Behold the common house plant, the front-yard shrub, the rhododendron around back that’s seen better days since the next-door neighbors put their home on the market.

They brighten our lawns, increase our property values, even boost our mental and physical health by reducing carbon dioxide levels.

For Dr. Joel Burken, such plants are far more valuable than as mere window dressing. The Curators’ Distinguished Professor and chair of civil, architectural and environmental engineering at Missouri S&T is an expert in phytoforensics, the process of using plants to study human exposure to pollutants.

Plants are “place-bound. They grow in one location and they interact with the soil, the groundwater and the surrounding air,” he explains. “They’re really masters of mass transfer. They harvest from those surroundings all the carbon, all the water, all the nutrients they need. But chemicals in those surroundings also can accumulate in those plant tissues.

“So if we sample those plants, we’re actually sampling those surroundings. And by understanding the chemical exposure to plant pathways, we can also then understand the chemical exposure to human pathways,” Burken adds.

In an upcoming article in the journal Science and the Total Environment, doctoral students Majid Bagheri and Khalid Al-jabery, working with Burken and Dr. Donald Wunsch, the Mary K. Finley Missouri Distinguished Professor and professor of computer science at S&T, use machine learning techniques and statistical analysis to help better understand how groundwater contaminants are absorbed by plant roots.

That research builds on a three-year National Science Foundation (NSF) grant awarded to Burken; Dr. V.A. Samaranayake, Curators’ Teaching Professor of mathematics and statistics; and Dr. Glenn Morrison, professor of environmental engineering, to study how pollutants absorbed by plants can move through soil and enter a building in a process known as vapor intrusion.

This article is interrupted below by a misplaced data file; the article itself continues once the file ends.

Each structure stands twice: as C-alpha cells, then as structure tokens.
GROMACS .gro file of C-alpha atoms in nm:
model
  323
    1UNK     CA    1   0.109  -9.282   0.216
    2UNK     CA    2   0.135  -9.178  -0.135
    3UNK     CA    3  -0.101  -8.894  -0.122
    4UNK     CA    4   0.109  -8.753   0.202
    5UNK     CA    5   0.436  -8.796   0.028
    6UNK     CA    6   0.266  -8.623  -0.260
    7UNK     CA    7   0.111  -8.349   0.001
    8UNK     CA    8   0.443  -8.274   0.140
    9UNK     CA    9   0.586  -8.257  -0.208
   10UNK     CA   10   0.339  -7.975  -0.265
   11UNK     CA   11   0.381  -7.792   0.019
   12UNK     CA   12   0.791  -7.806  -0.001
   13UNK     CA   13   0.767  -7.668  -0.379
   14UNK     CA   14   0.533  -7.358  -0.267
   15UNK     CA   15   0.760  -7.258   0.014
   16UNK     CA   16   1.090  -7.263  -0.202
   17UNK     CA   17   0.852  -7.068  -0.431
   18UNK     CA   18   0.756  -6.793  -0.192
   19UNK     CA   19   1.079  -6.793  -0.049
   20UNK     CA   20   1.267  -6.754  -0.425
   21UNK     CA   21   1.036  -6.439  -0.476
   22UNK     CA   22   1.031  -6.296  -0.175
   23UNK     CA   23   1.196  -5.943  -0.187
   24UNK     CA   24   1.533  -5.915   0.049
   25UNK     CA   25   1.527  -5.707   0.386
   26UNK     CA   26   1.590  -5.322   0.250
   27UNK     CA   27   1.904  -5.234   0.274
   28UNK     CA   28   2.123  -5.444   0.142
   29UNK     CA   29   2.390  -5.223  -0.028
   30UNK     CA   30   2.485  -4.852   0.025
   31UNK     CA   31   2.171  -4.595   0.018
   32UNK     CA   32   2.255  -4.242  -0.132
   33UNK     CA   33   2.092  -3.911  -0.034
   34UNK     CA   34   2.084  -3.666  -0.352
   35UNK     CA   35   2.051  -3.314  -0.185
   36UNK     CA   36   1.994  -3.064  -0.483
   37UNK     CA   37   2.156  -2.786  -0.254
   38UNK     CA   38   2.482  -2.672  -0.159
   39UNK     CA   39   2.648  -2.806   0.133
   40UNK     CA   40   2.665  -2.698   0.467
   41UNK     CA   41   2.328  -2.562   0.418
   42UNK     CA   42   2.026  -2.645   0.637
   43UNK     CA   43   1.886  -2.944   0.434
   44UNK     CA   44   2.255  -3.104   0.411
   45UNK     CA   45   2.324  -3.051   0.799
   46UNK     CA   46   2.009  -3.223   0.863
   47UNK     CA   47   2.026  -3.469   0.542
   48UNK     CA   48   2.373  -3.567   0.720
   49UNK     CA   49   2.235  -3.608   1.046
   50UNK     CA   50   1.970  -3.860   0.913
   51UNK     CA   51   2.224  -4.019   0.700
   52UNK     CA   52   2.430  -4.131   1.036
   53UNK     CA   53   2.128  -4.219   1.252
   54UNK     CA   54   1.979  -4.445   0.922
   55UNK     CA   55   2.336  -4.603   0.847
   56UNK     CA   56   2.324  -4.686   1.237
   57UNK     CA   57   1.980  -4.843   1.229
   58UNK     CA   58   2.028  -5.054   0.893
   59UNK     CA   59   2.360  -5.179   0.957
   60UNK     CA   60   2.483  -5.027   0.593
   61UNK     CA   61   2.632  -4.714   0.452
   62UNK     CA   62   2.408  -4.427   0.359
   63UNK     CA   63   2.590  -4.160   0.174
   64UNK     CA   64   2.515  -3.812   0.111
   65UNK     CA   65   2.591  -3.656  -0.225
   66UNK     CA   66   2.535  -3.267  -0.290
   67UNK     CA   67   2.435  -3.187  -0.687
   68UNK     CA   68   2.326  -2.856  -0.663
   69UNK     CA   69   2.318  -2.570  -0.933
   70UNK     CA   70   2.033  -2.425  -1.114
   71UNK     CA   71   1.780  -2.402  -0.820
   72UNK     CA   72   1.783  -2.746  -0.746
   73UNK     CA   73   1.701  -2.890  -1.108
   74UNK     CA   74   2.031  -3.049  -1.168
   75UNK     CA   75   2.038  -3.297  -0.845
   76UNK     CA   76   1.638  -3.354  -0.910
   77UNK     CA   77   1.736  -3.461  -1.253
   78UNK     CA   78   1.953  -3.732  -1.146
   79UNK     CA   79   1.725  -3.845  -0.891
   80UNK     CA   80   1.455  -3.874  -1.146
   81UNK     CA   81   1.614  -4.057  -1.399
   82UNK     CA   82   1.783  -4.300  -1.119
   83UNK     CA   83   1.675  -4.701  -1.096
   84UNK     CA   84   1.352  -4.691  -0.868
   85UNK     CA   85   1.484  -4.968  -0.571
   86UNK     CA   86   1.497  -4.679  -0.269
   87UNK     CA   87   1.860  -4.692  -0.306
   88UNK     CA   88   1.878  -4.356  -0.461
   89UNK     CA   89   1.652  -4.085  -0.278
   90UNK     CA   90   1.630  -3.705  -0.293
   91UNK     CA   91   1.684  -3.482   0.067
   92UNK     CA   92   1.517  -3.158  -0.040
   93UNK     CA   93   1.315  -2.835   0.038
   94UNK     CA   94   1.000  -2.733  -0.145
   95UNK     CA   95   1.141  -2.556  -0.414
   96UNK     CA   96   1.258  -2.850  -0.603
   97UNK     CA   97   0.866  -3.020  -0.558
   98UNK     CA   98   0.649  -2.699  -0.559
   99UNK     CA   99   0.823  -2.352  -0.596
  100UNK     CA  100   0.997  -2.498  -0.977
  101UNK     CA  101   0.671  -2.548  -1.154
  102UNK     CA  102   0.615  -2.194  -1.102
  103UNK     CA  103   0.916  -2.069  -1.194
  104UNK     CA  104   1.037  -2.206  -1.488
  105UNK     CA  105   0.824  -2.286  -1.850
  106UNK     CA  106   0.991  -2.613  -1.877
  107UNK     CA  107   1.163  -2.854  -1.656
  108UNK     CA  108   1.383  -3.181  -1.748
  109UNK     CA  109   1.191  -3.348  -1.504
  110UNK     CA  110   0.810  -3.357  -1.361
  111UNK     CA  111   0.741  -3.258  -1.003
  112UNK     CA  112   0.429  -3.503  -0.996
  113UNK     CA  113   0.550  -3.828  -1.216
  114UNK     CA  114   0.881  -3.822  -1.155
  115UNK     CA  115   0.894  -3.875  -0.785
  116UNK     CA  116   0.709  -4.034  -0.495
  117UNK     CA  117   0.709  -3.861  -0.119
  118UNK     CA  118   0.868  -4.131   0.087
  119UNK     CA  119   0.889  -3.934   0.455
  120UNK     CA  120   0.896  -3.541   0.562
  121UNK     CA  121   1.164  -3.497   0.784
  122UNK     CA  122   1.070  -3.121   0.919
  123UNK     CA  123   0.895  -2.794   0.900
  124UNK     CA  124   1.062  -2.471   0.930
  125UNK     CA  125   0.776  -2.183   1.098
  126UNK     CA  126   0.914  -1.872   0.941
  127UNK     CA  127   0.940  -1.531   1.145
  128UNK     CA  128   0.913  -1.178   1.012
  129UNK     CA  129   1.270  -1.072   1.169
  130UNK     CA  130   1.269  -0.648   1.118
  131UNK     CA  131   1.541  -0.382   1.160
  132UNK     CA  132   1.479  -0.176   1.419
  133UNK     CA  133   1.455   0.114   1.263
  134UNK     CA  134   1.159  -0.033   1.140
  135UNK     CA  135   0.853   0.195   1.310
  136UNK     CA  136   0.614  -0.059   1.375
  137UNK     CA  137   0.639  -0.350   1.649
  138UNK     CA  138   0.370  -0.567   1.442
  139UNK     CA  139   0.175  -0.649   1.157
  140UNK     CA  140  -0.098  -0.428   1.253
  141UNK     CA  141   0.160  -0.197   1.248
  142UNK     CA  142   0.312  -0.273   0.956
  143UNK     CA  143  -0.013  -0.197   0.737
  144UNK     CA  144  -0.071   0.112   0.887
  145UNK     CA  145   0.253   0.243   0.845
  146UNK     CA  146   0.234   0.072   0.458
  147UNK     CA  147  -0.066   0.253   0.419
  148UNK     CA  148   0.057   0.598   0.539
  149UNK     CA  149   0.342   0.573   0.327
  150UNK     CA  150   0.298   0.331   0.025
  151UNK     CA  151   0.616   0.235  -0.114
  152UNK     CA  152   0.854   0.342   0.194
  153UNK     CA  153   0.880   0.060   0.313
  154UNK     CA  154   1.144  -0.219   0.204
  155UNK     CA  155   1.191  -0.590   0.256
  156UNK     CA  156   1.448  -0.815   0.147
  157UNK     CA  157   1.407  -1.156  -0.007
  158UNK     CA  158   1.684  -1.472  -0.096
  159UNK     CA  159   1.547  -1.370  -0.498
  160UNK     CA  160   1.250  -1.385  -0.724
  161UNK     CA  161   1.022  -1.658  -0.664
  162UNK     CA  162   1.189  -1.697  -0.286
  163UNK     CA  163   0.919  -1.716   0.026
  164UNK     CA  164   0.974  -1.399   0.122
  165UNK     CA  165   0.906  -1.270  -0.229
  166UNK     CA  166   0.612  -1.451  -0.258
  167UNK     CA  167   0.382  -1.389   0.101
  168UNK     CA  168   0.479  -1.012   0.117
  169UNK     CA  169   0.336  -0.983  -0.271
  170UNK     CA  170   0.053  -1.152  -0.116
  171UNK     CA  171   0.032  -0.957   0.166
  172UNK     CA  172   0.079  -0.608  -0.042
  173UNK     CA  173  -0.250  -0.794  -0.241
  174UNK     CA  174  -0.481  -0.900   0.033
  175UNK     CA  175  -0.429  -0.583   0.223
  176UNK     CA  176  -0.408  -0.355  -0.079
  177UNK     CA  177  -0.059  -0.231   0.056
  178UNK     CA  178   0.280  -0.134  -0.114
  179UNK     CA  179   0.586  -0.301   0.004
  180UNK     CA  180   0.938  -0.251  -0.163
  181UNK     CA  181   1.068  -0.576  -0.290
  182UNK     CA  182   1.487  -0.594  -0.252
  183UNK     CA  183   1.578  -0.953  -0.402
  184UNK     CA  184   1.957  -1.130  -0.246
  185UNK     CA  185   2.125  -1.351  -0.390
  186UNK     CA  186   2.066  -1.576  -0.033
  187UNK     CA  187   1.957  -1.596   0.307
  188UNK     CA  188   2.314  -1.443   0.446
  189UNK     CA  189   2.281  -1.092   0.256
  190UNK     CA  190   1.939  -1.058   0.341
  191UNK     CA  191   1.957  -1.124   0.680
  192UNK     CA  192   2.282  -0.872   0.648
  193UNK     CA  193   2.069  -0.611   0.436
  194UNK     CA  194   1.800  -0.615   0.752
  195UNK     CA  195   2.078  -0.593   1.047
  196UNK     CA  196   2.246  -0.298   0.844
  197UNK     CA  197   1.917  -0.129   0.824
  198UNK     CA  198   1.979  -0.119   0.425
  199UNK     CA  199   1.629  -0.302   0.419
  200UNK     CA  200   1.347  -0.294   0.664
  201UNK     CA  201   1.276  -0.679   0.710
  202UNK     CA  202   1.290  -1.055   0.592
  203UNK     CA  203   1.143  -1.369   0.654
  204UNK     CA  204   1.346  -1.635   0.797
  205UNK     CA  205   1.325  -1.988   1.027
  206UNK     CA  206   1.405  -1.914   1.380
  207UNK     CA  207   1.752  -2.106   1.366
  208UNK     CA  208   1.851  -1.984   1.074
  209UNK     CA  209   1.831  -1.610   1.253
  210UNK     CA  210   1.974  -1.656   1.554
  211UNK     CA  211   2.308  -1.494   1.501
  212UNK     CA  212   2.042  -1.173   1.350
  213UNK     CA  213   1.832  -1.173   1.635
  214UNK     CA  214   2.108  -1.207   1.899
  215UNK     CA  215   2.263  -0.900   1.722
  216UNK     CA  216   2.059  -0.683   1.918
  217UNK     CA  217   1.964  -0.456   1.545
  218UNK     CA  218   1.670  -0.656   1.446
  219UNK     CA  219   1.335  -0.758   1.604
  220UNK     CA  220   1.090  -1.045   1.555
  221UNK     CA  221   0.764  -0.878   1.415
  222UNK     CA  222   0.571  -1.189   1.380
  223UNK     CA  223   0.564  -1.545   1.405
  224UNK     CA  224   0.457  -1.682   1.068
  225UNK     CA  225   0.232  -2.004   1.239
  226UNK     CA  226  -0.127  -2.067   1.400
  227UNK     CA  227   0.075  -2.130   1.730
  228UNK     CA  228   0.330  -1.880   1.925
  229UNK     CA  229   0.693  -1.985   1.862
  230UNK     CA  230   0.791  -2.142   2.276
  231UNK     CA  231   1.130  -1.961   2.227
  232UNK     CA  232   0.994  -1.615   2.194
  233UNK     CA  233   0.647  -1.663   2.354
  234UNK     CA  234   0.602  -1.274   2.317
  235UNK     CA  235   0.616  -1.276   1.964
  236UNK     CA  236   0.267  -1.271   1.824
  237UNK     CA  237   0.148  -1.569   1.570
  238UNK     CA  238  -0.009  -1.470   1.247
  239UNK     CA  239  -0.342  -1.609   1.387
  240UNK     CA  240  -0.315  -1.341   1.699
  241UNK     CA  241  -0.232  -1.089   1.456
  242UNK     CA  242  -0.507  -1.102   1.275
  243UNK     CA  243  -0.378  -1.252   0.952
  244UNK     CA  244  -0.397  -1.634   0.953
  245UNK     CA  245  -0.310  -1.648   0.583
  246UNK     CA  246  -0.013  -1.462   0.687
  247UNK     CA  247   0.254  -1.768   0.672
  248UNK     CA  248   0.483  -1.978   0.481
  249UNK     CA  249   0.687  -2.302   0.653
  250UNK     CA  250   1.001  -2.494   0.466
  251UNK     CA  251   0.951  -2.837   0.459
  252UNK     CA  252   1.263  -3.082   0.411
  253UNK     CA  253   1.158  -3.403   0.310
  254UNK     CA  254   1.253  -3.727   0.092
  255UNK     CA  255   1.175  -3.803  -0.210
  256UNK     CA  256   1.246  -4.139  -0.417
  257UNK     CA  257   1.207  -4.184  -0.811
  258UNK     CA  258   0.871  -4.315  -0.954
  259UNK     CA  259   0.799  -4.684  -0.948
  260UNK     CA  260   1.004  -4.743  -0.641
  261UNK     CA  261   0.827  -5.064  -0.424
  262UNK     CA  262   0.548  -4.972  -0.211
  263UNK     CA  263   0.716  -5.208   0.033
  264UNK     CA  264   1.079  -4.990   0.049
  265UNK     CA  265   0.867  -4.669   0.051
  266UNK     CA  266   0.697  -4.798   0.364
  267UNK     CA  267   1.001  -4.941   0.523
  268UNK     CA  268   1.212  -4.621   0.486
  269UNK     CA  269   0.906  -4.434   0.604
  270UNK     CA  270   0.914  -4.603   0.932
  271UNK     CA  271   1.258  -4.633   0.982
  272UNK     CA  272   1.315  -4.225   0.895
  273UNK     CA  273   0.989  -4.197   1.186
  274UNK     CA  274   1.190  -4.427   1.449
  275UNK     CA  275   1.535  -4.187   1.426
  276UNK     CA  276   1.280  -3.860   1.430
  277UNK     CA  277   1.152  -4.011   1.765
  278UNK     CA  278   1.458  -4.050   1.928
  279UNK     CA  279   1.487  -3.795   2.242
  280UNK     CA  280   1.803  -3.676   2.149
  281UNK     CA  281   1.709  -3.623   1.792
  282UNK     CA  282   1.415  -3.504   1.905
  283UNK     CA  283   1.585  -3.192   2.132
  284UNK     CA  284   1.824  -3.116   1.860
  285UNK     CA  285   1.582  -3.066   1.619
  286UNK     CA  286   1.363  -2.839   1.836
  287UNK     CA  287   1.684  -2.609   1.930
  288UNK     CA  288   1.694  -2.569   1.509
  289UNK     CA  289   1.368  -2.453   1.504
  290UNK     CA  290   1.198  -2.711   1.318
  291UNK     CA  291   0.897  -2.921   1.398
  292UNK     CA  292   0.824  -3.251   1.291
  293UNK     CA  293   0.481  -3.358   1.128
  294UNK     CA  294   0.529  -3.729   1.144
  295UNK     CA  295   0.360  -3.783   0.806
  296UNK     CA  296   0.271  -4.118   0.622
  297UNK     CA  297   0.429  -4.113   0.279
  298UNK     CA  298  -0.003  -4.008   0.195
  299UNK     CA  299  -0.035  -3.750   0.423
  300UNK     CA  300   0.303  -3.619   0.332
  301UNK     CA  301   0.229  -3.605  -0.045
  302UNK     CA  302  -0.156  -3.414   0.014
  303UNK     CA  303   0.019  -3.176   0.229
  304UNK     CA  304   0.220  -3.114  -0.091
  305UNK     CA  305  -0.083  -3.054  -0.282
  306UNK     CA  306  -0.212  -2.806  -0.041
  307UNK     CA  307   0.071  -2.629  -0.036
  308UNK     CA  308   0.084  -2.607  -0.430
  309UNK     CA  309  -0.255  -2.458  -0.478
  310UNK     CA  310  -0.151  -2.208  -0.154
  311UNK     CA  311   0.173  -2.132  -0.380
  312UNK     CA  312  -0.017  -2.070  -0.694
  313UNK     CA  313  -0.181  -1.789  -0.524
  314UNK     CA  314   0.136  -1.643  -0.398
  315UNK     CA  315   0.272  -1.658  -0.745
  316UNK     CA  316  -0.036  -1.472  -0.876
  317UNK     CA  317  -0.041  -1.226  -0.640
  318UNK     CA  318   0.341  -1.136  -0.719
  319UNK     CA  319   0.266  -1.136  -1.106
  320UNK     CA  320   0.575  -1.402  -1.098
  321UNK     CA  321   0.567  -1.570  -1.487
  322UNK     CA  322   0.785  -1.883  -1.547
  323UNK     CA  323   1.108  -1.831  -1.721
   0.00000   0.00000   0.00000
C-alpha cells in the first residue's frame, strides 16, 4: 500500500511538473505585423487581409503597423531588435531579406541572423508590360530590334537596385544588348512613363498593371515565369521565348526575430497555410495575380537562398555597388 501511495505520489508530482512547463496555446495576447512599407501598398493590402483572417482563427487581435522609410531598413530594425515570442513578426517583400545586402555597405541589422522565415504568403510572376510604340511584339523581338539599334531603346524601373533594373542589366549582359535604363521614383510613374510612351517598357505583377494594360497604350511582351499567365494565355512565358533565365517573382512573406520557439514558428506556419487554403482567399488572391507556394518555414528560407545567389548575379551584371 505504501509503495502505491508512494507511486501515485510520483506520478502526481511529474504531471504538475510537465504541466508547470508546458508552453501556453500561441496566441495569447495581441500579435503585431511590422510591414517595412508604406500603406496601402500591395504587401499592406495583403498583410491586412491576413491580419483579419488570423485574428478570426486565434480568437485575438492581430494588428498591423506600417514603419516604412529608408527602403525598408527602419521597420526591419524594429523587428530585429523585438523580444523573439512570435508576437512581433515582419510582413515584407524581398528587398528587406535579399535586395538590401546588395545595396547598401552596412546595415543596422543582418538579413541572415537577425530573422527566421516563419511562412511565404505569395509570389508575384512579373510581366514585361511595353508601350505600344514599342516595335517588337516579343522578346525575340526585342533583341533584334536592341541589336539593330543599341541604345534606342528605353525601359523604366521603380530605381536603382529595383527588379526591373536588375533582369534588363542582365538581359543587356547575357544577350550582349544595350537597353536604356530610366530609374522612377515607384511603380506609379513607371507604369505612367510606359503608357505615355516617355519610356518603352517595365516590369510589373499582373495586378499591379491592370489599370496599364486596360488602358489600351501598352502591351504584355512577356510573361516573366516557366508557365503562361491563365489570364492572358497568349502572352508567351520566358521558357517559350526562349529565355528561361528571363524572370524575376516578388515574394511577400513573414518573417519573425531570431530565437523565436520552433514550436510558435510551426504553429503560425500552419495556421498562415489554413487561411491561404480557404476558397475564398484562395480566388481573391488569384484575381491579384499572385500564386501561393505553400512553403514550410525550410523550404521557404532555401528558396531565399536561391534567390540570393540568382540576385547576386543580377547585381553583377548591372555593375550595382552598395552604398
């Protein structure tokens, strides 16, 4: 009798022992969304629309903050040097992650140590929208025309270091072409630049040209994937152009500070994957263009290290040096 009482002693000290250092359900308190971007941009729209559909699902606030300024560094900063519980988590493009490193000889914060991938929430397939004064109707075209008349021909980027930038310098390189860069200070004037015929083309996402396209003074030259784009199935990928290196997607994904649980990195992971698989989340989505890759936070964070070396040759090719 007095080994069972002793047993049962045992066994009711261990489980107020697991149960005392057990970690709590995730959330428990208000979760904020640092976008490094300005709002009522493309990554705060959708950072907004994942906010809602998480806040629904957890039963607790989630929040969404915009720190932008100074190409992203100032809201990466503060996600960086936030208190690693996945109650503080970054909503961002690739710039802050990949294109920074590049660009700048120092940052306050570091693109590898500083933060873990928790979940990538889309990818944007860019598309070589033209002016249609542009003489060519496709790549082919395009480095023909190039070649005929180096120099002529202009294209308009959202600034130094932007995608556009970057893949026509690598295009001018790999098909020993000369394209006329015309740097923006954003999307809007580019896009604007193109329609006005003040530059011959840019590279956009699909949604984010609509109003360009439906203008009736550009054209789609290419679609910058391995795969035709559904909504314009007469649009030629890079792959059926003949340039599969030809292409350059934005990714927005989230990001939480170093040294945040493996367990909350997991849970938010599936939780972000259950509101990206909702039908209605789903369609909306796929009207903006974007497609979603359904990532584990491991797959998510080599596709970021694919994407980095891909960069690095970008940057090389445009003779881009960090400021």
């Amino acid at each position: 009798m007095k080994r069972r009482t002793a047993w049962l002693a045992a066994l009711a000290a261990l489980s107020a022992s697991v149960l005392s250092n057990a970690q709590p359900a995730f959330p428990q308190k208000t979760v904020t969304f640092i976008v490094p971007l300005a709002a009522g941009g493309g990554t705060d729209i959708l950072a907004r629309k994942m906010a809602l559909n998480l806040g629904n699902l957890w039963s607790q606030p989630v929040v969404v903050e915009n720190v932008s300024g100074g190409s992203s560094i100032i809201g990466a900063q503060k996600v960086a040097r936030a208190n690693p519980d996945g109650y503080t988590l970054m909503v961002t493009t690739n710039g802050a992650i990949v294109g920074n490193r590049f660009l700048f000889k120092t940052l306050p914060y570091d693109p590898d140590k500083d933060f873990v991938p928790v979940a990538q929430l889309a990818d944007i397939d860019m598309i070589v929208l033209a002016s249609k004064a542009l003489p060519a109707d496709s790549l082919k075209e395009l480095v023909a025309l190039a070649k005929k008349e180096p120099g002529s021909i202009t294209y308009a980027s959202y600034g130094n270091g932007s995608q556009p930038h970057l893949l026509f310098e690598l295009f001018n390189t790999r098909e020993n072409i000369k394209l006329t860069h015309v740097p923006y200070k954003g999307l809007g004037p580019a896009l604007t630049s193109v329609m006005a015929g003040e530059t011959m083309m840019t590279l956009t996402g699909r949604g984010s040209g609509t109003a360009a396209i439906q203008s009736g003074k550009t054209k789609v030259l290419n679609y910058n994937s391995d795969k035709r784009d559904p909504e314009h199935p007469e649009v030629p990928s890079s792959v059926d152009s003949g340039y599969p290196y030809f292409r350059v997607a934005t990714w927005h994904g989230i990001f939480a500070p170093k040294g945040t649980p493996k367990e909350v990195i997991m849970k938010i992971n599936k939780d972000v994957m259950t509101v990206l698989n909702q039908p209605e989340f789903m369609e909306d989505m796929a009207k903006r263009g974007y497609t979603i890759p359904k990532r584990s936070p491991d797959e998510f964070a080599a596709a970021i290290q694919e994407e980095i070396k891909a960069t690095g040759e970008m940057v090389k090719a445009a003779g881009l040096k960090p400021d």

“By understanding the chemical interactions, we really have a potential to sample almost anywhere on the globe — especially the places that we inhabit. And by sampling that plant — a bio-sentinel — we may better understand how we’re exposed to chemicals, and how to better prevent that,” Burken says.

S&T’s phytoforensics efforts have drawn a spate of attention in recent months, and the sensing methods are being put in action.

In addition to the upcoming journal article, “A deeper look at plant uptake of environmental contaminants using intelligent approaches,” which will be published in February 2019 but is now available online, NSF is expected to soon publish a video produced by S&T about the work. The video is intended to communicate the research to a broader audience and help transfer S&T’s scientific breakthroughs into practice while further protecting human health.

In July, the publication and website Science Journal for Kids presented its own take on the topic, spurred by the S&T research and an article by Burken, Samaranayake, and former doctoral students Dr. Jordan Wilson, now a U.S. Geological Survey hydrologist; and Dr.Matt Limmer, now a University of Delaware postdoctoral fellow, that was published in February 2018 in the PLOS One journal.

The article, “Phytoforensics: Trees as bioindictators of potential indoor exposure via vapor intrustion,” summarizes the analysis of 121 trees in Nebraska contaminated by the chemical tetrachloroethene (PCE), comparing the tree-core samples (a faster, cheaper and less intrusive collection method) to PCE levels in the surrounding groundwater, soil and nearby indoor locations.